different editions of the same book is pretty common. Evidently publishers really do feel
that what appeals to readers in the US is different from what appeals in the
UK and vice versa and that German taste, for instance, will vary from Portuguese.

Harry Potter 2The story of what happened with the cover of the first Harry
Potter book is pretty well known. In the UK
Harry Potter 1 it was called Harry Potter and the
Philosopher’s Stone
.  The cover is on the right. In the US it was called Harry Potter and the Sorcerer’s Stone and
the cover is on the left.

They not only changed the cover but also the title.
And in the UK there was also an “adult” version of the book for those people
who didn’t want to be seen reading a kid’s book! I don’t know if this happened
in the US as well.

A different but equally interesting contrast is provided by
Hilary Mantel’s historical novel Bring Up the Bodies, the sequel to Wolf Hall.
The US cover is on the left below and the UK one on the right. The US cover has an instantly recognisable image of Anne Boleyn on it whilst the UK one is intriguing if a little more obscure.

Hilary Mantel 1It’s interesting that the major reason given for varying the
covers of books depending on which country you are in is that the cultural
tastes of different countries vary hugely and so what will appeal in one
place won’t have the same
Hilary Mantel 2 impact in another. Certain layouts and imagery may strike a chord with readers in different parts of the world, but as we’ve seen
this isn’t always as straightforward as it sounds.

What do you think about putting different covers on
different editions of the same book? Do you think it’s a good idea or should
books, like films, have a global identity?

Cover Images: Where Do They Come From?

Cat 243 Dover

by Mary Jo

Reader Laura Terhune asked, “How are cover images are selected?  Do you choose from existing photos or have a photo session to represent the story?  Do you get to select the models?  Does your publisher and/or editor have a vote?  Who ultimately makes the decision?"

Interesting you should ask this, Laura.  There are a number of answers to your question, and I’m currently involved in the variation that gives the author the most control.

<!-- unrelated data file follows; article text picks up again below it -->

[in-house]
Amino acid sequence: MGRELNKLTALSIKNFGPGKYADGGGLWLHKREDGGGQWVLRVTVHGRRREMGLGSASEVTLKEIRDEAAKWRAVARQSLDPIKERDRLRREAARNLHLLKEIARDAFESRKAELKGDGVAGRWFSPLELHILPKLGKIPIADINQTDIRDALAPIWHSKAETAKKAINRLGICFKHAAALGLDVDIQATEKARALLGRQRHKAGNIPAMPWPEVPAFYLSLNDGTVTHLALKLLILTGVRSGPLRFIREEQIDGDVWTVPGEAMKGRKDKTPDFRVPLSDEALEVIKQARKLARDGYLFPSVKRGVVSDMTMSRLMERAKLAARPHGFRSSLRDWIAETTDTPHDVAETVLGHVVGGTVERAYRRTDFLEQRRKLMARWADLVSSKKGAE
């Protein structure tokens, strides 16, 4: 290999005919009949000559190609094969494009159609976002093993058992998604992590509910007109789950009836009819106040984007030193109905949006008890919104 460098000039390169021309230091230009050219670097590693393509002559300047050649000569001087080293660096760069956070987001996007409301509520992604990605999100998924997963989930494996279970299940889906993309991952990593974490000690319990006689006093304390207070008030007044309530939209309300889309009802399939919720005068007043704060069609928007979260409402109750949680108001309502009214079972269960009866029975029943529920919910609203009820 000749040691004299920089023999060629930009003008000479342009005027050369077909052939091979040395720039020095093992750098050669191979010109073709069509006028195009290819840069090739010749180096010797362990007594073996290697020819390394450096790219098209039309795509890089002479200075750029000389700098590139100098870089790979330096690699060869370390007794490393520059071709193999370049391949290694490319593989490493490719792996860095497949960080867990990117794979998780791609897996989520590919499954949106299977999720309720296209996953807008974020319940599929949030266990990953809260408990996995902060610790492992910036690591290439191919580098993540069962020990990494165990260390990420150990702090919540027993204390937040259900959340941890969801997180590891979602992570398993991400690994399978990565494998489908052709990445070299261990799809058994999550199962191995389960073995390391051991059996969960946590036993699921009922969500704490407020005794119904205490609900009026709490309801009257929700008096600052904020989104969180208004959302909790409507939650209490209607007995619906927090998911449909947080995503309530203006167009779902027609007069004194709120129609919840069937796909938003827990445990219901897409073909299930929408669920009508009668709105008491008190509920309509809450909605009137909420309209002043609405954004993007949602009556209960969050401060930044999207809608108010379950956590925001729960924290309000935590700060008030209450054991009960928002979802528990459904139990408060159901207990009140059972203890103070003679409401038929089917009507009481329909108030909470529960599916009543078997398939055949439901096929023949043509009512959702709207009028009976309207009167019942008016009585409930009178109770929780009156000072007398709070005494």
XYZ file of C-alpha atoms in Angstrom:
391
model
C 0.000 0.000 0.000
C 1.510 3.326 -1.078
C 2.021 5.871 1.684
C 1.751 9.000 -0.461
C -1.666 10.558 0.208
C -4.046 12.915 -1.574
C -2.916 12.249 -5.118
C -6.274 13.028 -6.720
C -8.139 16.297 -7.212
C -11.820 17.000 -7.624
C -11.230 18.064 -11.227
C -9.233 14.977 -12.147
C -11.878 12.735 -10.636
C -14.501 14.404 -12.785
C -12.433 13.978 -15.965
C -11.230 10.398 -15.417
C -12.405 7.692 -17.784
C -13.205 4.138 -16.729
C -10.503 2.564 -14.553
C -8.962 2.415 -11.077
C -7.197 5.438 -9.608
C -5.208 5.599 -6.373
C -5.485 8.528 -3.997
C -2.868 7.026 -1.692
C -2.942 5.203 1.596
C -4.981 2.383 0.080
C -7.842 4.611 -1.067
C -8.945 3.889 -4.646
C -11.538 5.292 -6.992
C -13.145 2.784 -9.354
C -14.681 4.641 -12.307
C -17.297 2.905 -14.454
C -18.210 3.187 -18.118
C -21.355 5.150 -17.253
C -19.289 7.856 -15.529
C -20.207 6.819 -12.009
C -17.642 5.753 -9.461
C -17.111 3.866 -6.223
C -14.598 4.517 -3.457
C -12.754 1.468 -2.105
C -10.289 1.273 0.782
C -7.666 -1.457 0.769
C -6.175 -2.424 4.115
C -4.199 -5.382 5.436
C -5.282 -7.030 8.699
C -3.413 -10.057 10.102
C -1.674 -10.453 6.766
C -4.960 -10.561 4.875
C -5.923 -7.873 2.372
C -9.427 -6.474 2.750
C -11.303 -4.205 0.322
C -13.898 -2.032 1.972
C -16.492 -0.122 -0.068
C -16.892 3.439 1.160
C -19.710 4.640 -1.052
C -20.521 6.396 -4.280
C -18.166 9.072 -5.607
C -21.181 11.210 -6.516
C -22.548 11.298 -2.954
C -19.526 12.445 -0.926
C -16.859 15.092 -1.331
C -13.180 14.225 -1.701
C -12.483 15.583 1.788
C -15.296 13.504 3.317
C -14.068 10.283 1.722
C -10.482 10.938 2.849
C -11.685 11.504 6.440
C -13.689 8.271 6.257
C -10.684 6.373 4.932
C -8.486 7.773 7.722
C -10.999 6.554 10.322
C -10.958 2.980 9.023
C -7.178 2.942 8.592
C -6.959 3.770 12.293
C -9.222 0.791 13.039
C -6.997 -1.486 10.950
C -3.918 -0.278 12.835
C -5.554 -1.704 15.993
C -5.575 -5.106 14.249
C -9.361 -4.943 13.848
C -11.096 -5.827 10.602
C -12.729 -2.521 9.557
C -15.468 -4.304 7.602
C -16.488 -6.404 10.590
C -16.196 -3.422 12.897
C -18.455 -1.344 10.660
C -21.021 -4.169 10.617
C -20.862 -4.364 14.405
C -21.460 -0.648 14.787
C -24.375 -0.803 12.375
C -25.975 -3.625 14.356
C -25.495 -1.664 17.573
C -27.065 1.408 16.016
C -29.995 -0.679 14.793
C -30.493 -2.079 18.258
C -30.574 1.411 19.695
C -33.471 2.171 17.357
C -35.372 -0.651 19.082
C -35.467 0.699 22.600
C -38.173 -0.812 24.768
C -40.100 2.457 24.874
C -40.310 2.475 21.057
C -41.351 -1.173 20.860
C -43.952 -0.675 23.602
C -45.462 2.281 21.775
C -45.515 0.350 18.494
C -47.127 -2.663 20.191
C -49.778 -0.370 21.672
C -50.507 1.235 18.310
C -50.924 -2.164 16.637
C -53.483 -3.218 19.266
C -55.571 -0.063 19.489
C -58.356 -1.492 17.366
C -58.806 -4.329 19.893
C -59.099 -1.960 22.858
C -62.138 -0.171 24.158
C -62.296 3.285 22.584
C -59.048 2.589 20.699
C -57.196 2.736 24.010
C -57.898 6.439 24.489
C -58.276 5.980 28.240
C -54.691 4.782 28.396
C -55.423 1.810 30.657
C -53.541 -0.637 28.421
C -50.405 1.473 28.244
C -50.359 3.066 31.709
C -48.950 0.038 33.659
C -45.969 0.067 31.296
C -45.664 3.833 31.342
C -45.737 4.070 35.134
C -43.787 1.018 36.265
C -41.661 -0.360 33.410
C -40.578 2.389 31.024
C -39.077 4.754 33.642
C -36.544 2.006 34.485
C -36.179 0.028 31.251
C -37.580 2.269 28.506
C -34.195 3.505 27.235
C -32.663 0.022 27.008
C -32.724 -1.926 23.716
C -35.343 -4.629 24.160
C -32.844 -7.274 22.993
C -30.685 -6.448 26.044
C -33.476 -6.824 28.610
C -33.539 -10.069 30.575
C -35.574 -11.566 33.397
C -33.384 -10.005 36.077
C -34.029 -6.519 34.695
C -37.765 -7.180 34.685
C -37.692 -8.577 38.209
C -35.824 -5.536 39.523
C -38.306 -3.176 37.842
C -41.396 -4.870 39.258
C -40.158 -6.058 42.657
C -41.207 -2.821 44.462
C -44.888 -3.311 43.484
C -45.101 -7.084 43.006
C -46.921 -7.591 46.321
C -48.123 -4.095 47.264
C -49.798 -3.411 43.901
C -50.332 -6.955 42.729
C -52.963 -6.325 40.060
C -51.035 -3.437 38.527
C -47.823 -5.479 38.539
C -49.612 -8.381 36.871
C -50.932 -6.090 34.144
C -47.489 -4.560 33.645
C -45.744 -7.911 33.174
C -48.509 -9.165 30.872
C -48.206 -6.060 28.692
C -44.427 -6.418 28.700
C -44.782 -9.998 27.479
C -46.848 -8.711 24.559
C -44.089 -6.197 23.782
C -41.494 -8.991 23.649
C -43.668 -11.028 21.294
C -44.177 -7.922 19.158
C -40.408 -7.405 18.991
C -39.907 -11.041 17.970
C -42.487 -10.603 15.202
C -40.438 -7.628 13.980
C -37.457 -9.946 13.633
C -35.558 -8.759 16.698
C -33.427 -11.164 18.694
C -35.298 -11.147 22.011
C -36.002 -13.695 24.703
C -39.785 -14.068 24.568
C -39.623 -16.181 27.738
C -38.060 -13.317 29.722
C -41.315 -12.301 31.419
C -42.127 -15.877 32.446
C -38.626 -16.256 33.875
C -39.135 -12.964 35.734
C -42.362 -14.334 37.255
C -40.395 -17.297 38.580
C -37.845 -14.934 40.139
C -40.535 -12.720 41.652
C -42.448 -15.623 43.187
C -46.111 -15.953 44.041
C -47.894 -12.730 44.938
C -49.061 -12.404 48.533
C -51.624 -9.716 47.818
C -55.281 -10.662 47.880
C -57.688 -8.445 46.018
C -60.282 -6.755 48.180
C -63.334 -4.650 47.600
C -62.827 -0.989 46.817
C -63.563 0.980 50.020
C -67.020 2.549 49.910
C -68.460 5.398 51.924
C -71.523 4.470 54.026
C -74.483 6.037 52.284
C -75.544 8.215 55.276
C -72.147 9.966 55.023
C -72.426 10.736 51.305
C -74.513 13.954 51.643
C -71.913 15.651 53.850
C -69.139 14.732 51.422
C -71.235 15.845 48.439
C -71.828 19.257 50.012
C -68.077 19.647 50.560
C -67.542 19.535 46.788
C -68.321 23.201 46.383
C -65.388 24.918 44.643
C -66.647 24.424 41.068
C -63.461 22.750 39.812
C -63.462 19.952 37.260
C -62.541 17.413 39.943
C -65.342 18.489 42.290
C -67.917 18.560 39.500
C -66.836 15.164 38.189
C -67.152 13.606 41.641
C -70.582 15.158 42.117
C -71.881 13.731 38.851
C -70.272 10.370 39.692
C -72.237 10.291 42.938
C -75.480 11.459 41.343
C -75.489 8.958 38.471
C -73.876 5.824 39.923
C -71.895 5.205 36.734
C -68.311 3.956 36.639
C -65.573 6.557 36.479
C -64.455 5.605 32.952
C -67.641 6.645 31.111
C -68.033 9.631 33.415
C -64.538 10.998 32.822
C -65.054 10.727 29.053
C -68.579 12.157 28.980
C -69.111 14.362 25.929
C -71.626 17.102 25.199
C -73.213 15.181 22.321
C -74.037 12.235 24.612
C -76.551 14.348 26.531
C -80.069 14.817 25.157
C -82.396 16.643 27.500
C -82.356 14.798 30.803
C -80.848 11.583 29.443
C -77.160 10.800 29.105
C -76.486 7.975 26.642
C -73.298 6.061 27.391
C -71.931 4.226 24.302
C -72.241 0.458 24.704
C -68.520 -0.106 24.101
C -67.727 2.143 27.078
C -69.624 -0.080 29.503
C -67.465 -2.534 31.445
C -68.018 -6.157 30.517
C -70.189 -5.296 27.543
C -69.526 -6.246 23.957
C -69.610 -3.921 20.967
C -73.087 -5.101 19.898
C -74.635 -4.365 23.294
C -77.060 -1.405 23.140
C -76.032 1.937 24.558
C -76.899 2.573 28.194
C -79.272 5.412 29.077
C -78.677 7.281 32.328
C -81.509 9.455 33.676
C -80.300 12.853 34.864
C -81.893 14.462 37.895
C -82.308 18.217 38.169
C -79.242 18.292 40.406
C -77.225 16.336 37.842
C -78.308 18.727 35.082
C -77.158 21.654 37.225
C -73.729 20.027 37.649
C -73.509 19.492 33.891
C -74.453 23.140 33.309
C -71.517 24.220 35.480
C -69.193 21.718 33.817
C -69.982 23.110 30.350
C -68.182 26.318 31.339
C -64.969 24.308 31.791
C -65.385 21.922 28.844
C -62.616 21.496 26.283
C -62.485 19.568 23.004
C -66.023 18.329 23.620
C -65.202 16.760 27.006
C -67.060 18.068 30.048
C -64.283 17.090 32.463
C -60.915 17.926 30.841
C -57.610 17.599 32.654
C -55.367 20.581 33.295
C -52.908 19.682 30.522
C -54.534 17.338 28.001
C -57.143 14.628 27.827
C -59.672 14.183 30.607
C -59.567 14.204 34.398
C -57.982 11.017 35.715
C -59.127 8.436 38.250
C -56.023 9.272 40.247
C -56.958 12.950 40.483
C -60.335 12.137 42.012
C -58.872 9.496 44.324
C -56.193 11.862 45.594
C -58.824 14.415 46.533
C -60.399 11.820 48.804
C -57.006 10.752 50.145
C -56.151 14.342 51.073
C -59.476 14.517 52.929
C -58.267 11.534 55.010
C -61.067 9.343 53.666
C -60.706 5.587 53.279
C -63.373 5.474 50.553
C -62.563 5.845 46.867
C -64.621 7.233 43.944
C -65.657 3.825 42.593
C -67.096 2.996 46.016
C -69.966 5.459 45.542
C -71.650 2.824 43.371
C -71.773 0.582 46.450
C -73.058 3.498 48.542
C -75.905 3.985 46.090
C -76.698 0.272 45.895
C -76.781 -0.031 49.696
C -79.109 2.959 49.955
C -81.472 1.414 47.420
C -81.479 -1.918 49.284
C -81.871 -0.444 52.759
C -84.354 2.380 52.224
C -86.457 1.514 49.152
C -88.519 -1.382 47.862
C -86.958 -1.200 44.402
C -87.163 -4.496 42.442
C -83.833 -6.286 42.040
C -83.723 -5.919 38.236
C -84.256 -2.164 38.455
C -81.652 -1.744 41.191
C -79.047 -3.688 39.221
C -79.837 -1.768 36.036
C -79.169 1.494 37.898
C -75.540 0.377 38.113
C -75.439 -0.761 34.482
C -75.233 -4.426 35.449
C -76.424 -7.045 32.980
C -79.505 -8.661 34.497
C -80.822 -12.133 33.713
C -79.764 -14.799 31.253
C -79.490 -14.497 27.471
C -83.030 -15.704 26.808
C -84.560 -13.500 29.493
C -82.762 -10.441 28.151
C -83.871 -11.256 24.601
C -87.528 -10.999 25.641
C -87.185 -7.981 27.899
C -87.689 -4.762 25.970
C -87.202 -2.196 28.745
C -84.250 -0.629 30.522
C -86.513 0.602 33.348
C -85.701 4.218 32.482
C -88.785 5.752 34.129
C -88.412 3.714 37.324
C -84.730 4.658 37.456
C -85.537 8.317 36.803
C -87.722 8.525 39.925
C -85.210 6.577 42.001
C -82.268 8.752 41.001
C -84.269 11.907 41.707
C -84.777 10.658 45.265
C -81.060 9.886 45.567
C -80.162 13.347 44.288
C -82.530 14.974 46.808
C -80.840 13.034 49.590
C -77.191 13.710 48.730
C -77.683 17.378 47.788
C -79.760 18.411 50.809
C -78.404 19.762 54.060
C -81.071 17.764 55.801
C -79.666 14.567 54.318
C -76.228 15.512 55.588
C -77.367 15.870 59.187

Traditionally, covers were designed by publisher art departments and authors had fairly minimal input.  Publishers have their own ideas about the kind of look they want for particular authors and types of book.  New authors usually have little say, though as a writer becomes more established, she’s more likely to contribute to the process. 

Burning Point Original Only authors at the very top of the food chain—the Stephen Kings and J. K. Rowlingses of the world—are likely to have “cover approval,” which means they can veto a cover they don’t like.  One can get “cover consultation” in a contract, but that means only as much as the publisher wants it to.  If you want a horse on your cover and the publisher wants two people exploring each other’s tonsils, the heavy breathing will win.

The cover images are created when the publishing art department arranges a photo shoot with a couple of models and a range of different costumes.  Lots and lots of images will be shot, sometimes for multiple covers.  An image will be chosen and the illustrator works from that, making changes such as colors, hairstyles, and adding appropriate background. 

The author might be asked for suggestions of scenes from the story that might look good on the cover.  An author may suggest movie stars who have the look of her characters.  She might even suggest a particular cover model she’d like to see.  She might supply images to help create the background. 

Silk & Secrets--Stepback For example, for my book Silk and Secrets, which is a rescue mission to Central Asia, I included a picture of Bactrian camels.  (TWO HUMPS, NOT ONE!)  I was amused to see later that the step back illustration by the late great Pino used that exact image in the background, with the addition of camel packs and harness. 

Well organized as always, Harlequin has authors fill out art facts sheet to describe the appearance, clothing, setting, possible scenes, etc.  Each H/S line goes for a particular look, but within that, they’ll try to insure that books coming out the same month don’t look too much alike. 

Spiral Path Original Single title books have a more scattershot approach.  Sometimes the art department listens and follows the suggestions.  After all, they do a ton of covers every year, and often welcome ideas since they may run dry themselves occasionally.

Other times, sending information to an art department is like calling cats: they ignore you entirely.  <g> Sometimes the art folks come up with something you love, sometimes—not so much.  Art people tend to have brains that work differently from word people, and communication can sometimes fail.  (Word Wenches is unusual in that we have several Wenches, including me, who have strong backgrounds in the visual arts.) 

Generally publishers like to keep authors well out of the process because we can really get in the way. Authors tend to have clear ideas of what our characters look like.  We’ll look at a cover and think, “Wrong!” And then list all the shortcomings. <g>

There are maybe three times in my career where I’ve looked at a cover and DarkMirror--Final HIGH REZthought, “Wow!  That is spot on!” (My YA cover for Dark Mirror, out in March, is an example of a cover image that really hit the mark.)